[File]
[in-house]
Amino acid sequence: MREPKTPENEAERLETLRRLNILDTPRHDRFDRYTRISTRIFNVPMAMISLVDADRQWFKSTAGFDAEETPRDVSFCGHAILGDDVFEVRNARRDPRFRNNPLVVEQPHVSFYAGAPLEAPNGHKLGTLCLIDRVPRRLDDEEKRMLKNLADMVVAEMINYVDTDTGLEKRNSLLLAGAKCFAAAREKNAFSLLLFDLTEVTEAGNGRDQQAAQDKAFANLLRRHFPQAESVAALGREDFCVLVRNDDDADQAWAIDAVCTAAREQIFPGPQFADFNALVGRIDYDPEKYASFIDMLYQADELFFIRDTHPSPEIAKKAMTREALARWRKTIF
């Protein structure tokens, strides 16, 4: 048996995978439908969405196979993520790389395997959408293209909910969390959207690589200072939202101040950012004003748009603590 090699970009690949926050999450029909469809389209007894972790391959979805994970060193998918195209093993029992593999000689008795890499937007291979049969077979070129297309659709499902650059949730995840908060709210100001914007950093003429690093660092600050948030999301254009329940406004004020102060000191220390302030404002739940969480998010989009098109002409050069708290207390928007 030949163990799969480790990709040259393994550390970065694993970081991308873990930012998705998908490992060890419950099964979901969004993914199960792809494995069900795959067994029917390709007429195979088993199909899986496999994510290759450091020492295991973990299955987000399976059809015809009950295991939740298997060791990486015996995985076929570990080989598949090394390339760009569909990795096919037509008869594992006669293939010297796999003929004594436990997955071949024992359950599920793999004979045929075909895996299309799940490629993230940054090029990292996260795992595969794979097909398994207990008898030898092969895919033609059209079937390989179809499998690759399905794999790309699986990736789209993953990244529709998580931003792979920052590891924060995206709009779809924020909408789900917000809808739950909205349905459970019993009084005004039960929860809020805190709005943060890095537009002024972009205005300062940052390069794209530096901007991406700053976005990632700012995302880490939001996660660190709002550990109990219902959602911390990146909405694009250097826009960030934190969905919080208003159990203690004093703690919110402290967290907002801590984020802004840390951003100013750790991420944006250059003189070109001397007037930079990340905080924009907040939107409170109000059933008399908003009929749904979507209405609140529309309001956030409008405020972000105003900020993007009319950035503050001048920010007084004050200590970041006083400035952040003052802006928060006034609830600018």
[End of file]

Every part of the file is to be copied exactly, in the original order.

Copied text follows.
[in-house]
Amino acid sequence: MREPKTPENEAERLETLRRLNILDTPRHDRFDRYTRISTRIFNVPMAMISLVDADRQWFKSTAGFDAEETPRDVSFCGHAILGDDVFEVRNARRDPRFRNNPLVVEQPHVSFYAGAPLEAPNGHKLGTLCLIDRVPRRLDDEEKRMLKNLADMVVAEMINYVDTDTGLEKRNSLLLAGAKCFAAAREKNAFSLLLFDLTEVTEAGNGRDQQAAQDKAFANLLRRHFPQAESVAALGREDFCVLVRNDDDADQAWAIDAVCTAAREQIFPGPQFADFNALVGRIDYDPEKYASFIDMLYQADELFFIRDTHPSPEIAKKAMTREALARWRKTIF
């Protein structure tokens, strides 16, 4: 048996995978439908969405196979993520790389395997959408293209909910969390959207690589200072939202101040950012004003748009603590 090699970009690949926050999450029909469809389209007894972790391959979805994970060193998918195209093993029992593999000689008795890499937007291979049969077979070129297309659709499902650059949730995840908060709210100001914007950093003429690093660092600050948030999301254009329940406004004020102060000191220390302030404002739940969480998010989009098109002409050069708290207390928007 030949163990799969480790990709040259393994550390970065694993970081991308873990930012998705998908490992060890419950099964979901969004993914199960792809494995069900795959067994029917390709007429195979088993199909899986496999994510290759450091020492295991973990299955987000399976059809015809009950295991939740298997060791990486015996995985076929570990080989598949090394390339760009569909990795096919037509008869594992006669293939010297796999003929004594436990997955071949024992359950599920793999004979045929075909895996299309799940490629993230940054090029990292996260795992595969794979097909398994207990008898030898092969895919033609059209079937390989179809499998690759399905794999790309699986990736789209993953990244529709998580931003792979920052590891924060995206709009779809924020909408789900917000809808739950909205349905459970019993009084005004039960929860809020805190709005943060890095537009002024972009205005300062940052390069794209530096901007991406700053976005990632700012995302880490939001996660660190709002550990109990219902959602911390990146909405694009250097826009960030934190969905919080208003159990203690004093703690919110402290967290907002801590984020802004840390951003100013750790991420944006250059003189070109001397007037930079990340905080924009907040939107409170109000059933008399908003009929749904979507209405609140529309309001956030409008405020972000105003900020993007009319950035503050001048920010007084004050200590970041006083400035952040003052802006928060006034609830600018």